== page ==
As a Dubliner, I find it's easy to become complacent about my native city.
I was chatting to a mate last night over a drink, lamenting the state of city and nation.
It, like the world, is in a state of chassis, I argued, idly quoting Juno and the Paycock, in the full knowledge that my friend didn't care.
Annoyed at my sudden pessimism, he began to look for the positives and landed on the new developments along the Liffey - the beautiful Samuel Beckett bridge and the new, gravity defying National Convention Centre. Certainly, these new buildings have breathed new life into our city but, to my tired unwilling eyes, they seemed just a little too fizzy and new.
They lacked stature, confidence; bearing.
My mate wasn't having any of my downbeat musings, somehow suspecting that it was a pose to create conversation. He, of course, rose to the bait. 'Look it here', he said, animated for once. This is a great old town, have you seen the footage from 1915?
With that, we watched a jumpy old video, on TheJournal.ie , of Dublin City in 1915.
Slowly, another life and time unfolded before our eyes.
Beautifully dressed city folk busied about their day, getting things done amid horse-drawn carriages and trams advertising 'Whytes'. The black and white images moved from the elegance of College Green to the GPO (General Post Office) and then seemed to linger along the Liffey, with all of the bustle and life that surrounded it.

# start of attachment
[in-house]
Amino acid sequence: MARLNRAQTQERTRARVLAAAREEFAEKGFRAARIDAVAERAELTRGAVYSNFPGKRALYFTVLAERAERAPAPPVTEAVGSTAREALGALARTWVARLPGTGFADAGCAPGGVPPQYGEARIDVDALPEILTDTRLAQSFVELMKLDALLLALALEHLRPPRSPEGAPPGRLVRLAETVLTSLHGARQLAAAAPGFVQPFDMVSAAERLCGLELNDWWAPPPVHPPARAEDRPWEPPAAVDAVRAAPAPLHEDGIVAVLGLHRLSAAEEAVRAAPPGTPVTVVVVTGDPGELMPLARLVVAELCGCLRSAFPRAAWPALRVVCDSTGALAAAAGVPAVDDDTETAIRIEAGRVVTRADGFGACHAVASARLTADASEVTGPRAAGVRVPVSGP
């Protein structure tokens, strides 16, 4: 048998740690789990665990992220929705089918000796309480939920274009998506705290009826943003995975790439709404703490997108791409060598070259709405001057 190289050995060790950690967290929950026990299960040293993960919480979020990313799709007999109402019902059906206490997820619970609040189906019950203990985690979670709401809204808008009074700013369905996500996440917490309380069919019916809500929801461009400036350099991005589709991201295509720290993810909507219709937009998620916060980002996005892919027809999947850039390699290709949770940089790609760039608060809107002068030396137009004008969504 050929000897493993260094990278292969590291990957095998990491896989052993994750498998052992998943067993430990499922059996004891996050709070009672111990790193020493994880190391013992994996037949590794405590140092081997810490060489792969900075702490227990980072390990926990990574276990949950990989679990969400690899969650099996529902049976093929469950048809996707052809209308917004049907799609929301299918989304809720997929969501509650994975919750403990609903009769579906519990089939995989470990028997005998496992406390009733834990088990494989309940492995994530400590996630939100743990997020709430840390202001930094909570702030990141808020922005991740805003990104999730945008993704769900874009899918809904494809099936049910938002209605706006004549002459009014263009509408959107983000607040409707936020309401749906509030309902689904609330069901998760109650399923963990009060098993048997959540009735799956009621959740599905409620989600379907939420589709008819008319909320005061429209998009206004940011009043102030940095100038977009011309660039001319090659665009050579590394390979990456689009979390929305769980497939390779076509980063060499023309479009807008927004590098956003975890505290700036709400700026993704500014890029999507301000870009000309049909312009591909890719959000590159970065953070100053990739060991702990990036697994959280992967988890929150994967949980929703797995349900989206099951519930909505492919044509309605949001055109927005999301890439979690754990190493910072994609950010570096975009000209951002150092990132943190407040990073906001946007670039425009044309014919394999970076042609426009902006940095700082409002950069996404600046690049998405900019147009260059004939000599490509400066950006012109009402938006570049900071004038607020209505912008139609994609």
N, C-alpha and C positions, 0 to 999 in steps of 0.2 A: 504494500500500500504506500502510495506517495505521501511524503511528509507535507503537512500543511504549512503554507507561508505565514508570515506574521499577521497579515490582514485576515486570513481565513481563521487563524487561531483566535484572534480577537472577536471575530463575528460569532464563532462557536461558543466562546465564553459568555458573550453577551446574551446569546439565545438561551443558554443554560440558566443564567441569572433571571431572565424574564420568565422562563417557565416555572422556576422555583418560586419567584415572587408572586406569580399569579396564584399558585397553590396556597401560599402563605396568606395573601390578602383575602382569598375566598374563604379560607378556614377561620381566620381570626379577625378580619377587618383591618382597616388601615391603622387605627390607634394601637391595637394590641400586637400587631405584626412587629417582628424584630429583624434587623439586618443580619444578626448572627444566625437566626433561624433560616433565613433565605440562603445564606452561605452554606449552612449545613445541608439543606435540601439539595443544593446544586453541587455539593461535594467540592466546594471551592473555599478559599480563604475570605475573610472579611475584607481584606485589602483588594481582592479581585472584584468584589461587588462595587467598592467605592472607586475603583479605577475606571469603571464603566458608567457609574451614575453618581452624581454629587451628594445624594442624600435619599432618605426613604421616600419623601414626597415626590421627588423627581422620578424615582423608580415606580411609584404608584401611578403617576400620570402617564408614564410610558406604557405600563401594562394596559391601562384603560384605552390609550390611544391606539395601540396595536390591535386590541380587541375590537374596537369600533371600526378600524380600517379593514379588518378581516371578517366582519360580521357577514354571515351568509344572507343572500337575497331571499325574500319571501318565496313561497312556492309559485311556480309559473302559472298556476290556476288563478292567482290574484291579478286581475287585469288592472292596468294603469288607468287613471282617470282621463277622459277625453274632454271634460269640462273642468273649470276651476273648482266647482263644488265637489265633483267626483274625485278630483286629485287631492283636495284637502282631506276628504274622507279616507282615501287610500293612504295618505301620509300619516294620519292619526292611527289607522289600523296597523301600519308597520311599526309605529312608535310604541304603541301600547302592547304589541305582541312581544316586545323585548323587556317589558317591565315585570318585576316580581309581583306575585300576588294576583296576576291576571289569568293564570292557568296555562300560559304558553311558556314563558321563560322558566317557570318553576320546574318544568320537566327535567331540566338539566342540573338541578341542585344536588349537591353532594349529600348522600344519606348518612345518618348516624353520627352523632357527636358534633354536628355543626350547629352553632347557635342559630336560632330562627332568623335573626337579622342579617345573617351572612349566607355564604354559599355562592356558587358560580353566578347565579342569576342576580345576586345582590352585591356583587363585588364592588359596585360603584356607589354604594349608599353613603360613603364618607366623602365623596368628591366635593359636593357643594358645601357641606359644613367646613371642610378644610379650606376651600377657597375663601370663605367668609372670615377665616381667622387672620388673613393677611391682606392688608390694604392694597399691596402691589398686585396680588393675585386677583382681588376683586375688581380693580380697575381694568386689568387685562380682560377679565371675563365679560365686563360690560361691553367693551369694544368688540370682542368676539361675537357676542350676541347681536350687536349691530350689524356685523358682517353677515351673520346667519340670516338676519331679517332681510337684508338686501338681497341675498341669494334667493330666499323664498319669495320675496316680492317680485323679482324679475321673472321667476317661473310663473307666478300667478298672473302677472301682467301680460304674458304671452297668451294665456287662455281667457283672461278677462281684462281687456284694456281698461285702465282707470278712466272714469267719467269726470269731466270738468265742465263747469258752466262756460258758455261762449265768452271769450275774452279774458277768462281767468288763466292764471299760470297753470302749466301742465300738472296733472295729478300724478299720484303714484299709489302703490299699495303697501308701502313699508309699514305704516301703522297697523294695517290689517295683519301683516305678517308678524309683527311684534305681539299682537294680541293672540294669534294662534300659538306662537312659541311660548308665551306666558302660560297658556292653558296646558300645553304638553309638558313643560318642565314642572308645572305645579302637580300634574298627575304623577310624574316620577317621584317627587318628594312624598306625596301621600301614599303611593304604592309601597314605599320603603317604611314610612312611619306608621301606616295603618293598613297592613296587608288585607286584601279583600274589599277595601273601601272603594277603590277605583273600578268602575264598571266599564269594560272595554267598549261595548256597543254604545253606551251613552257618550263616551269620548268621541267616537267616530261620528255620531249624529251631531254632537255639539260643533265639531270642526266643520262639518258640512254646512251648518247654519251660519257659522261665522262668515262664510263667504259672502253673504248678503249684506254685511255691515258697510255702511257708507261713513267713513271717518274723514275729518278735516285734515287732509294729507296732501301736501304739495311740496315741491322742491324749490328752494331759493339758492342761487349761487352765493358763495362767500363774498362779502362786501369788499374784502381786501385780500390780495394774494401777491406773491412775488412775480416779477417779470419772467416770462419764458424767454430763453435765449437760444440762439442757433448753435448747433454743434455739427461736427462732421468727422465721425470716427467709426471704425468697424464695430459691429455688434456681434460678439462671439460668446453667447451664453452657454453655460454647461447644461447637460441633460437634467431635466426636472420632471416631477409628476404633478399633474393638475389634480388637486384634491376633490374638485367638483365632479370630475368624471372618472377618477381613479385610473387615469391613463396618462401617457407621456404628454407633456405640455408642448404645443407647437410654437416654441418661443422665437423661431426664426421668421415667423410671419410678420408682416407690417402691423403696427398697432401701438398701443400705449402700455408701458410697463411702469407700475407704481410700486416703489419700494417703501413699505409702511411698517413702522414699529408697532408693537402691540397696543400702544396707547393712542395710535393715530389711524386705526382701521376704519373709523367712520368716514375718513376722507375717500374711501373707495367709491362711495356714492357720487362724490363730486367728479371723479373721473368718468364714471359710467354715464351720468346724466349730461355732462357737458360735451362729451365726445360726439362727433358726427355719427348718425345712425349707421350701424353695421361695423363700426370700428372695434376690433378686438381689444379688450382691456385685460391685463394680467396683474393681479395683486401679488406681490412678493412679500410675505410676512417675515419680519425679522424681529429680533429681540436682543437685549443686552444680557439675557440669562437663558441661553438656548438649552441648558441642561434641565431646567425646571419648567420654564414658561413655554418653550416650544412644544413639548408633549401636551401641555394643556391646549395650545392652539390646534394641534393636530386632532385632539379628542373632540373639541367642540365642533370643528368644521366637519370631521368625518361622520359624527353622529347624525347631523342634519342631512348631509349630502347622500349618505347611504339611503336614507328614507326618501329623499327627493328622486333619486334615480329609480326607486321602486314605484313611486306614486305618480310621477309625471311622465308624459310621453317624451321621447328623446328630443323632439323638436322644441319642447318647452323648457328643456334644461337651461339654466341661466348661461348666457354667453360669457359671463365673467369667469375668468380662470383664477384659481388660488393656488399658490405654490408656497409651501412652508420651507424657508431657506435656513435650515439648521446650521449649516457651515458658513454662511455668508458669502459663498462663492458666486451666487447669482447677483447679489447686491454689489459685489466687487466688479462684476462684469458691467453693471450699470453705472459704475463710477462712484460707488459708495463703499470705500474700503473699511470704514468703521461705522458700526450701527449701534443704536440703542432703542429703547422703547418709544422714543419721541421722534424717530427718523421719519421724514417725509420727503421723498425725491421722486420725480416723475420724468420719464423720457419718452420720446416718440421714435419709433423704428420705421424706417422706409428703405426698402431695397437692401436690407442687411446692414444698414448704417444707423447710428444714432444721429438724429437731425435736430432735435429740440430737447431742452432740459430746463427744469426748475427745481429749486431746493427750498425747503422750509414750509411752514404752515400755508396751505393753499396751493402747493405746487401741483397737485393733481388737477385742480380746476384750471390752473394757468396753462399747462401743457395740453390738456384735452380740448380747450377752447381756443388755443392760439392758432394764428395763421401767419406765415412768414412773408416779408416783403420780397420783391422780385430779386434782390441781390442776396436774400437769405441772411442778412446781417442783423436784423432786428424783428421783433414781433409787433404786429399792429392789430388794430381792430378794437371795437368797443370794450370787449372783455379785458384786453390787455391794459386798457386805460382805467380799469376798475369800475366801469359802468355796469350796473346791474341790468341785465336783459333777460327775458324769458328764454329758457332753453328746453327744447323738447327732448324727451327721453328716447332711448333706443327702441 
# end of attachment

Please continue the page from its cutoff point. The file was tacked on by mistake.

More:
I found the moment of its filming, 1915, somehow moving. This was our city, one year after Joyce had written Dubliners, in the midst of the Great War, and one year before the city would be convulsed by the Easter Rising, its ground zero being the General Post Office itself.
The spirit of a town and people, captured for all time. One day which, through the magic of film, would last forever.
I sat there, glasses clanking around me, mesmerised.
My friend looked at me, seeking congratulation for changing my mood. I did not respond, being gripped with a feeling pretty close to love - if one can feel such a thing for a place.
My city, I thought. With all of its pain and glory, this is my city.
With that, we ordered another from the bar and got back to arguing.